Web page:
New York

“Gloria: Another Look at Feminist Art in the 1970s”

White Columns

Any pop icon worth her salt is known by a single name: Jackie, Marilyn, Madonna. Back around 1970, there were plenty of Glorias around: Ms. magazine founder and activist Gloria Steinem; Archie Bunker’s liberal daughter; Gena Rowlands’s unforgettable character in the eponymous film; and the Van Morrison song that spelled it all out—g–l–o–r–i–a. The name Gloria captures woman as activist, sex symbol, girl next-door, and destabilizing emotional force. This multivalent signification in a single name prompted Ingrid Schaffner and Catherine Morris to choose it as the title of their important exhibition of feminist art from the ’70s, as well as artists active into the ’80s. The curators were motivated by the desire to acknowledge work by first-generation feminists on both artistic and activist fronts and to remind contemporary viewers of that legacy. With its focus on photography and video, most performance-based, “Gloria” established the continuing resonance of work by figures like Ana Mendieta, Eleanor Antin, Joan Jonas, and Hannah Wilke.

Most pieces centered on identity encountered in the first person: one’s own body and how it is seen. The use in these works of mirrors to capture, record, and scrutinize the self, as in Adrian Piper’s murky self-portraits and Laurie Anderson’s comically distorted photographs of her own face, was ubiquitous. “Gloria” did not shy away from the more difficult figures: Has any woman of her generation been as vilified as Yoko Ono? In Bed Peace, 1969, John Lennon seems to do all the talking, yet Yoko remains a riveting, almost maddeningly serene presence, exemplifying the complexity and ambiguity of her role as wife, artist, and activist. And of course, it wasn’t just men who raged against feminism. For her powerful, alluring, and vulnerable nude self-portraits, Hannah Wilke was the target of bitter feminist accusations of an uncritical use of her own conventionally beautiful body. And Lynda Benglis’s innovative, antiform latex “spills” have been all but lost amid tales of the outrage and misunderstanding surrounding the infamous 1974 Artforum dildo ad.

While the influence of feminist strategies is easily traced in art—after “Gloria,” White Columns presented an exhibition of artists whose work responds directly to the conceptual practices of feminism—a shared consciousness in the current generation is harder to find. “Gloria” seemed to have a rehabilitative intention: to rid some early feminist art of embarrassing connotations and of its perception as something cultish or “hysterical,” and position it as vanguard, daring, and courageous—claims that have been made since the beginning. Among the more challenging works in this regard is Carolee Schneemann’s performance Interior Scroll, 1974. Known best through photographs of the nude artist reading a length of paper as she pulls it out of her vagina (a piece of the actual scroll was on view), it remains disturbing to even the most jaded viewers. Most women of my, younger, generation are not willing to risk that kind of exposure, but the fear is of a more psychic than bodily unmasking. The consequences of laying it all on the line can be devastating, as the case of Benglis tells us. Schaffner and Morris acknowledge that the younger generation is well aware of the persistent, if often unspoken, reality of sexism. Nevertheless, it is difficult to imagine the radical strategies found in “Gloria” overtaking the lamentable conditions of consumption and complicity that define our era. After all, the move away from overtly feminist art practices can be taken as one symptom of a public shrinking from political and social activism, and a diminished commitment to art, criticism, or almost anything else that openly reflects a political and social consciousness.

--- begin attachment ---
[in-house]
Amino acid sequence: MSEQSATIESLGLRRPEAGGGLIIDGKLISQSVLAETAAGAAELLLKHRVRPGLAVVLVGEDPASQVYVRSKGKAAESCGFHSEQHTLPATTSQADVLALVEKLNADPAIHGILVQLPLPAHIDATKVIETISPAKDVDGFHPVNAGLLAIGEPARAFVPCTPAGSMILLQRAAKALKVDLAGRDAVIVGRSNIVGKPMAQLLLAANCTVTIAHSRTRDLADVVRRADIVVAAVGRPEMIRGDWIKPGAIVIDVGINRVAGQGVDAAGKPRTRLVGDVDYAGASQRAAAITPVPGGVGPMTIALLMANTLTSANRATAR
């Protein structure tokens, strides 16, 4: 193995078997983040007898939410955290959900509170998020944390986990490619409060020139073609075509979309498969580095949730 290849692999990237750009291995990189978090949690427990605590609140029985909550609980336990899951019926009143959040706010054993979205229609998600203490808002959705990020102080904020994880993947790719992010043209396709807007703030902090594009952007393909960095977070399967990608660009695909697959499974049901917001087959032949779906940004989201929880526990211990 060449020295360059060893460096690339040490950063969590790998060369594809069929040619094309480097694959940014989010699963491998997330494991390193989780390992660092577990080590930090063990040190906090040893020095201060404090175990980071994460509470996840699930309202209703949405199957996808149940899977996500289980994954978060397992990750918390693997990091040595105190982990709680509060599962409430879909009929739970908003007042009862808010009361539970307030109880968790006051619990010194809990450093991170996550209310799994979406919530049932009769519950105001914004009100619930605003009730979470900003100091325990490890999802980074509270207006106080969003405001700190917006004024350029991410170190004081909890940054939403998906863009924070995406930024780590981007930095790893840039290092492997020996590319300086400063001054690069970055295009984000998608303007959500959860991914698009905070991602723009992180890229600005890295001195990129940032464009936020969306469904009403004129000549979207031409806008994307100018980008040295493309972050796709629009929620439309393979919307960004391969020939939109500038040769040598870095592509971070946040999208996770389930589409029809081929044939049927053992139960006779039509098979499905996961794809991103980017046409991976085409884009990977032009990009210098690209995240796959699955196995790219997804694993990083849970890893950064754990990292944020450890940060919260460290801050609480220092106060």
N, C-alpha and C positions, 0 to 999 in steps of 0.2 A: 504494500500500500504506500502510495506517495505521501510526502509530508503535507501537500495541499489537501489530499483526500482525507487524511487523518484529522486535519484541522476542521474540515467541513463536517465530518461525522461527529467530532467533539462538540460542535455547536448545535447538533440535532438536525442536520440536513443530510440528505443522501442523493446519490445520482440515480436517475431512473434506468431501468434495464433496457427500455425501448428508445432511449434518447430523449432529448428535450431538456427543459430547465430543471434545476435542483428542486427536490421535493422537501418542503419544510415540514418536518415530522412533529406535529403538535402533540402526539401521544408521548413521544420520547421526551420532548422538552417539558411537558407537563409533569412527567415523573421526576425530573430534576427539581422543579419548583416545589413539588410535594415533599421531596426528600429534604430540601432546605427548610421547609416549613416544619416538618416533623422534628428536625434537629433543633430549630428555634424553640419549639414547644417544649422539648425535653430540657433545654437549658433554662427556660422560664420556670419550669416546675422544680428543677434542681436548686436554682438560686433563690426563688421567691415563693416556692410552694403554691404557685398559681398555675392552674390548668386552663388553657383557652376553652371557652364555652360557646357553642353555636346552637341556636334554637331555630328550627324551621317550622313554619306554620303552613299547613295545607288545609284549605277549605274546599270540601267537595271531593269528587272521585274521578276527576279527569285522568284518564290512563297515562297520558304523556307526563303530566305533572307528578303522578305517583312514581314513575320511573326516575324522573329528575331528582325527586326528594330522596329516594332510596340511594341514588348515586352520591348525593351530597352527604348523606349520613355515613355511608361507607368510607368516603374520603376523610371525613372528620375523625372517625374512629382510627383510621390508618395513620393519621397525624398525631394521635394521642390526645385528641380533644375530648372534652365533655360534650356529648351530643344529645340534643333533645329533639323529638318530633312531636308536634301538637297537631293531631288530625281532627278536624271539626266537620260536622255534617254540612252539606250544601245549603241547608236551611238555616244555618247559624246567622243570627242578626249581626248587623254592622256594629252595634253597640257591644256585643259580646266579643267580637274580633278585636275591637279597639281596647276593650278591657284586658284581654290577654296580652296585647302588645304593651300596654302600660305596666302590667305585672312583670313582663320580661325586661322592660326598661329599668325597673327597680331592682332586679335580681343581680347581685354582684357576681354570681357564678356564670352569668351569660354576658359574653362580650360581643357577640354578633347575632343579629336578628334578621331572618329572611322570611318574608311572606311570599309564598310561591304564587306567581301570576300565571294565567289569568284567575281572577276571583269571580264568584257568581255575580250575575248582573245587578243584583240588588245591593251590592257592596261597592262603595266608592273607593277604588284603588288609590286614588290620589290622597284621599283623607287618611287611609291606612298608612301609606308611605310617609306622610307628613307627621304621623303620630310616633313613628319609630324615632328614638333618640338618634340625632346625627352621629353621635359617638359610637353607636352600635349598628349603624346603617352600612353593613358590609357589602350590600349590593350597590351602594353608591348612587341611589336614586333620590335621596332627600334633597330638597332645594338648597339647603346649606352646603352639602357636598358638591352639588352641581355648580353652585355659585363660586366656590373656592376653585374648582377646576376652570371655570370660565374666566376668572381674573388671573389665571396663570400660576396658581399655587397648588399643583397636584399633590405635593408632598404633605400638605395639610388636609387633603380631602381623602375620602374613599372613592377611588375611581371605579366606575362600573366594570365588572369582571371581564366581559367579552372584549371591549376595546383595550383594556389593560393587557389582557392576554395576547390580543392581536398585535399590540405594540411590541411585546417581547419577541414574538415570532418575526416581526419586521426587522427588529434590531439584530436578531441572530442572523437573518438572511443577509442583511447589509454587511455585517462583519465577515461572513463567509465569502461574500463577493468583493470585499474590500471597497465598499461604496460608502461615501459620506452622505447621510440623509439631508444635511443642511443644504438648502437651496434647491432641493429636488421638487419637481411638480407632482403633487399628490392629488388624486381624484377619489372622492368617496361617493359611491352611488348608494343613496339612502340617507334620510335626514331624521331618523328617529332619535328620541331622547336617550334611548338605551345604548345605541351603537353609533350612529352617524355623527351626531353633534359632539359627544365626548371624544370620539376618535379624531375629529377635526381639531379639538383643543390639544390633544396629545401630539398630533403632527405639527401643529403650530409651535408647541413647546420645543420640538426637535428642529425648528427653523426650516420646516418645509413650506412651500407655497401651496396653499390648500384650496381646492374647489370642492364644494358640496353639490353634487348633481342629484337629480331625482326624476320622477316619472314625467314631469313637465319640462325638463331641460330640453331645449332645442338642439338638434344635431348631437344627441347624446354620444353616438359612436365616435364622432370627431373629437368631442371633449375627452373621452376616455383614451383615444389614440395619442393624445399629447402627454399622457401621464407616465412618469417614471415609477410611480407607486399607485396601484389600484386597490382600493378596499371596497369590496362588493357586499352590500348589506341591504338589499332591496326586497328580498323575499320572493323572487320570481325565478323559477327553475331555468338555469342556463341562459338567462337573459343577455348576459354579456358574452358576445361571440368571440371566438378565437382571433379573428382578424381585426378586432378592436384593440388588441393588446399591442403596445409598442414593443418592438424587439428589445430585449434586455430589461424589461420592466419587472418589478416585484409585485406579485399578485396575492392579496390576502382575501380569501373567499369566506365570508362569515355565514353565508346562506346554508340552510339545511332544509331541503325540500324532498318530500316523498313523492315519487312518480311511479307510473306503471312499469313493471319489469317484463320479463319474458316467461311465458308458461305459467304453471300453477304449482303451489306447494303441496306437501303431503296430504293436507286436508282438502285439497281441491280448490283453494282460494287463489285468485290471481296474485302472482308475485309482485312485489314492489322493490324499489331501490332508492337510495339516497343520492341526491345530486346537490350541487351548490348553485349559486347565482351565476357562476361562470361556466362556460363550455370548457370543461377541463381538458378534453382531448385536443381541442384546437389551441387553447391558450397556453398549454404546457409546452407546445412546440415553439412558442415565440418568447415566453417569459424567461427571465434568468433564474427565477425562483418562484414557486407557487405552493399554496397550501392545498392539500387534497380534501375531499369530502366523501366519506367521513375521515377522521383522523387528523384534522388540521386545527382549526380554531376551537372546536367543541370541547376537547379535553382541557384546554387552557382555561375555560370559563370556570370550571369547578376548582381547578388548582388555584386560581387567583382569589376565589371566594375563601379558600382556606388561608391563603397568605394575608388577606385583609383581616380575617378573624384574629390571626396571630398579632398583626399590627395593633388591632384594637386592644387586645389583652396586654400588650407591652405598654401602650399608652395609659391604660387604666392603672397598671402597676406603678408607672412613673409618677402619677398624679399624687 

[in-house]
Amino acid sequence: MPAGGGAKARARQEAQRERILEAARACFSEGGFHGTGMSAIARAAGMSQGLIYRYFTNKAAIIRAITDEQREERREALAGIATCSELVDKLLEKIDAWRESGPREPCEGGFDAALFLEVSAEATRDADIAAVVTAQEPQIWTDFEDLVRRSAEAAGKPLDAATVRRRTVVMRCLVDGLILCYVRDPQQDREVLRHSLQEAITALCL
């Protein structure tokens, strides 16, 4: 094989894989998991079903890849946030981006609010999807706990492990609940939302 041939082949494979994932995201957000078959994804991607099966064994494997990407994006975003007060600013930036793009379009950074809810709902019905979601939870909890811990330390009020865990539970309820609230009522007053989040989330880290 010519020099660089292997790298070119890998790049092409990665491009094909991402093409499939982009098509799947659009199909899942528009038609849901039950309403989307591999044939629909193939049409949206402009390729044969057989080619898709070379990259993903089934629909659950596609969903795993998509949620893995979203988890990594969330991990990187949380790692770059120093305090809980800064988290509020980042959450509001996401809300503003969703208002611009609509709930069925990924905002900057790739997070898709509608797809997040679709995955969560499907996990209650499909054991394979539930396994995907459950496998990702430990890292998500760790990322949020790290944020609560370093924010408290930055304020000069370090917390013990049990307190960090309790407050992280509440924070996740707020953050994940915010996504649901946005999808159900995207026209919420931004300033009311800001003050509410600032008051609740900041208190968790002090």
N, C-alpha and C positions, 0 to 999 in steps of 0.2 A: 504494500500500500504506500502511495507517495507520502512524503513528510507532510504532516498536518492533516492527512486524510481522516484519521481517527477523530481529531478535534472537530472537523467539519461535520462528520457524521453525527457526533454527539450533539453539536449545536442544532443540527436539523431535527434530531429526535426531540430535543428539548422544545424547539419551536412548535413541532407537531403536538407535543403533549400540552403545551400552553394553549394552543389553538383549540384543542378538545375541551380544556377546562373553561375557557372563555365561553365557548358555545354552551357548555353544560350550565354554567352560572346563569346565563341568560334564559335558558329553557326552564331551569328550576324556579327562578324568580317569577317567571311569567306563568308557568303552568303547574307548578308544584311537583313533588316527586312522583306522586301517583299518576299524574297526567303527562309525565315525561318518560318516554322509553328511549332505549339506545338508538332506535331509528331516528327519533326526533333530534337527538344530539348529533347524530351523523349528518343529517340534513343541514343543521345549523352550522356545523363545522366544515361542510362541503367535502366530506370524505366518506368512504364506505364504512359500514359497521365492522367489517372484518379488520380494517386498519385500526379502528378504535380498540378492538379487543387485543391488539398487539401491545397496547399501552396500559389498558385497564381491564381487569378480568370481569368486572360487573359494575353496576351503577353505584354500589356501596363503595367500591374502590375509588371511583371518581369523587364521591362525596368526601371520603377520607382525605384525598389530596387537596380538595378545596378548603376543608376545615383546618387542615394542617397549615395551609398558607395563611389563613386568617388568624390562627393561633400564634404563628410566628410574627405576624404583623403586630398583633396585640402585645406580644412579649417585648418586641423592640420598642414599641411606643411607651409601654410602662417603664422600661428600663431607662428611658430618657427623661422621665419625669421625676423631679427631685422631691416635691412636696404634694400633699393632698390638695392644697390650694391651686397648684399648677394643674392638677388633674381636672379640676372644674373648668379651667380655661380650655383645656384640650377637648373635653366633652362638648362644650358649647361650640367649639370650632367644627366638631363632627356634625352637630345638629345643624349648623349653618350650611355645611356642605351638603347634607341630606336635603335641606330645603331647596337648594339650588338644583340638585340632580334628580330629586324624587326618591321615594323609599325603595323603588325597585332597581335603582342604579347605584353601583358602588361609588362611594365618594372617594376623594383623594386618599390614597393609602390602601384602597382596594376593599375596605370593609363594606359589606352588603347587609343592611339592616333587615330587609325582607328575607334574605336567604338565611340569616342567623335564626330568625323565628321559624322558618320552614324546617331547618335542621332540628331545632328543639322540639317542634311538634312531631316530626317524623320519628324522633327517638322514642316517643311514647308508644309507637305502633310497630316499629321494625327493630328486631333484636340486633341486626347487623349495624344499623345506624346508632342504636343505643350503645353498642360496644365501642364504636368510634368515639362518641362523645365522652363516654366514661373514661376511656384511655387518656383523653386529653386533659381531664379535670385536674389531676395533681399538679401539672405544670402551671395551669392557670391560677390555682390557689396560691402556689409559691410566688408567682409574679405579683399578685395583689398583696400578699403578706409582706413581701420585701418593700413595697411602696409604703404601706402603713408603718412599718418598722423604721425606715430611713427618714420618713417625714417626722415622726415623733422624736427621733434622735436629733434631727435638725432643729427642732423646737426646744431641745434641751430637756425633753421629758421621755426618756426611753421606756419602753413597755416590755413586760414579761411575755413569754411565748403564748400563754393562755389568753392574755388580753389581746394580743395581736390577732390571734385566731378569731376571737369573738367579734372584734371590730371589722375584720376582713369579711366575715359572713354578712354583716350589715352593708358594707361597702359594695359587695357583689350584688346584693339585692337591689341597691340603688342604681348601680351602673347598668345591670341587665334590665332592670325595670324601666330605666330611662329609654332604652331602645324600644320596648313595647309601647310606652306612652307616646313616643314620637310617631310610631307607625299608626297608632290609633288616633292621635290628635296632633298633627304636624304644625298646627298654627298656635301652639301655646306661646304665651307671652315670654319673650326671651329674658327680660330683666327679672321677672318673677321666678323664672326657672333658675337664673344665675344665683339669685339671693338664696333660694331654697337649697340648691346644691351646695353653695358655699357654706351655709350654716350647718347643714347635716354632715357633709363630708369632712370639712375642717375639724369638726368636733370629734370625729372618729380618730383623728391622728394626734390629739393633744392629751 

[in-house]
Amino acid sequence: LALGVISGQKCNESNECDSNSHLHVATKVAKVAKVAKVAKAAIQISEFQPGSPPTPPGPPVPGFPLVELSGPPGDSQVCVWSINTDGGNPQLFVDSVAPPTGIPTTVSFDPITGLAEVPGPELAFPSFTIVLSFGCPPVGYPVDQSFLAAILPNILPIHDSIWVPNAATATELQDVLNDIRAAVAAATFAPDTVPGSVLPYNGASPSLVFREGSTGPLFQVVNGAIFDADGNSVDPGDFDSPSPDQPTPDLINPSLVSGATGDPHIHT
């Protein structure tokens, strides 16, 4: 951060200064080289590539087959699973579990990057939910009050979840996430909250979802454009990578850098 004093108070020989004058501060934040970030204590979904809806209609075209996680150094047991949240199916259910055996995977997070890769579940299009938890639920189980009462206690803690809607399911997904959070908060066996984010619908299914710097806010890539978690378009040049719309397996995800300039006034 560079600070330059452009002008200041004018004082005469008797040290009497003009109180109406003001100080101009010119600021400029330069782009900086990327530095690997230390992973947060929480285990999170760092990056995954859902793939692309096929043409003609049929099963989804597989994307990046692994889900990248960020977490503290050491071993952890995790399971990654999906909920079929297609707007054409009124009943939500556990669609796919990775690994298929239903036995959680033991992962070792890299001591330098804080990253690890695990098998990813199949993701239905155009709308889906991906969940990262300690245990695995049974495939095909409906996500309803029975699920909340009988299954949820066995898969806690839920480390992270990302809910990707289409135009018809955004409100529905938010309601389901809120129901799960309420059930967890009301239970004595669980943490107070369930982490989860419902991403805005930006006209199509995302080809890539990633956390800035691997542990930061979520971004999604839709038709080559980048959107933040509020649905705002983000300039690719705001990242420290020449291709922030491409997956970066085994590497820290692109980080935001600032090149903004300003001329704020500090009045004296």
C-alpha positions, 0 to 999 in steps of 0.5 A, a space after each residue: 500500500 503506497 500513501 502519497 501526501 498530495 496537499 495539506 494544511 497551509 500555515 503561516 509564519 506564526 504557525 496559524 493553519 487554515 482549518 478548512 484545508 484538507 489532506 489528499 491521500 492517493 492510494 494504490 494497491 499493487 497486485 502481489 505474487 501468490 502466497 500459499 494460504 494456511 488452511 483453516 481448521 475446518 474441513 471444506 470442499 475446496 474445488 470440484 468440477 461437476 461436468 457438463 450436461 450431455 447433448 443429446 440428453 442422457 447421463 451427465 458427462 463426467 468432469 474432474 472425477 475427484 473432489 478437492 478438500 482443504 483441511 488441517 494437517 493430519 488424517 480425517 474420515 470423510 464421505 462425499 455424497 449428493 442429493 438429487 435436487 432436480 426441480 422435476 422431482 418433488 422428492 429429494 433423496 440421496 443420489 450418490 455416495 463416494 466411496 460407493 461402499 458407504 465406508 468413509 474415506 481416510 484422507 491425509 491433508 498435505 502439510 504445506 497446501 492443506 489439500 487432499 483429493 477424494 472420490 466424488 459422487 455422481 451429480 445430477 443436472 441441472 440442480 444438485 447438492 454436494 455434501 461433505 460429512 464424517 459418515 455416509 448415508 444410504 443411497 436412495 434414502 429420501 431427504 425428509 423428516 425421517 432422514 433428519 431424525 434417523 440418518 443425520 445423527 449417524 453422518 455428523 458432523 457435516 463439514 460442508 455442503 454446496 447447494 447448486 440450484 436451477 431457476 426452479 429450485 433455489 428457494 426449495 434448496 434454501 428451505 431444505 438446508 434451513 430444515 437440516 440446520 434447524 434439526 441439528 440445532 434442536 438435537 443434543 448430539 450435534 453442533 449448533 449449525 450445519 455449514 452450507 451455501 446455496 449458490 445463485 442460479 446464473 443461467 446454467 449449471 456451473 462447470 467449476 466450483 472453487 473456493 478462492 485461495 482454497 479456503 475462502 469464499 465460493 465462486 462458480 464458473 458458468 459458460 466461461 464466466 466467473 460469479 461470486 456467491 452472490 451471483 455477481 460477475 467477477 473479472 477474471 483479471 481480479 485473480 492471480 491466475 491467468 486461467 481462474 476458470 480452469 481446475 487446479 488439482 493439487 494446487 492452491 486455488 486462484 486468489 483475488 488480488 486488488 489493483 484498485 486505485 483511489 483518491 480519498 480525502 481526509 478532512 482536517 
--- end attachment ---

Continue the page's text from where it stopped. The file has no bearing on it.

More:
Meghan Dailey